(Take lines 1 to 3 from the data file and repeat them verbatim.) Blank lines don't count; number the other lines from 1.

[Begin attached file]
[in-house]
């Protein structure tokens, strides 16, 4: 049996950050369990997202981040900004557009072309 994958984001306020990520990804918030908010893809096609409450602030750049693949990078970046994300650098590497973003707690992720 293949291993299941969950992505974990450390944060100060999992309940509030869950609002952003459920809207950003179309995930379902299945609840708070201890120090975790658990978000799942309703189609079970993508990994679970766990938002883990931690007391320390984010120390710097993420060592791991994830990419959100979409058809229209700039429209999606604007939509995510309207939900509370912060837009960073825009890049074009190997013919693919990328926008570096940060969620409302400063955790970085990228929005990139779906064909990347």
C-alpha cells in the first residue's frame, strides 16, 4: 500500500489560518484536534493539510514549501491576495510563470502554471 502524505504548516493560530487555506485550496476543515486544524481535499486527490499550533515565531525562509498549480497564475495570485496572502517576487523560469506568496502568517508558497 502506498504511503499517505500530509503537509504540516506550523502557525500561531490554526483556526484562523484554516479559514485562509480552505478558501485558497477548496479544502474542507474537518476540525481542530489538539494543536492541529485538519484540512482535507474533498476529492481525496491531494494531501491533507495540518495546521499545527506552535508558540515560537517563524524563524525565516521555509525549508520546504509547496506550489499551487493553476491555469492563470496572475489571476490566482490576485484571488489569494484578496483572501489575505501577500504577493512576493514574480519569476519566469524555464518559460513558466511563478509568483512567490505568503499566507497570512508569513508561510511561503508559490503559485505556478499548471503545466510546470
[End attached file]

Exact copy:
[in-house]
């Protein structure tokens, strides 16, 4: 049996950050369990997202981040900004557009072309 994958984001306020990520990804918030908010893809096609409450602030750049693949990078970046994300650098590497973003707690992720 293949291993299941969950992505974990450390944060100060999992309940509030869950609002952003459920809207950003179309995930379902299945609840708070201890120090975790658990978000799942309703189609079970993508990994679970766990938002883990931690007391320390984010120390710097993420060592791991994830990419959100979409058809229209700039429209999606604007939509995510309207939900509370912060837009960073825009890049074009190997013919693919990328926008570096940060969620409302400063955790970085990228929005990139779906064909990347």
C-alpha cells in the first residue's frame, strides 16, 4: 500500500489560518484536534493539510514549501491576495510563470502554471 502524505504548516493560530487555506485550496476543515486544524481535499486527490499550533515565531525562509498549480497564475495570485496572502517576487523560469506568496502568517508558497 502506498504511503499517505500530509503537509504540516506550523502557525500561531490554526483556526484562523484554516479559514485562509480552505478558501485558497477548496479544502474542507474537518476540525481542530489538539494543536492541529485538519484540512482535507474533498476529492481525496491531494494531501491533507495540518495546521499545527506552535508558540515560537517563524524563524525565516521555509525549508520546504509547496506550489499551487493553476491555469492563470496572475489571476490566482490576485484571488489569494484578496483572501489575505501577500504577493512576493514574480519569476519566469524555464518559460513558466511563478509568483512567490505568503499566507497570512508569513508561510511561503508559490503559485505556478499548471503545466510546470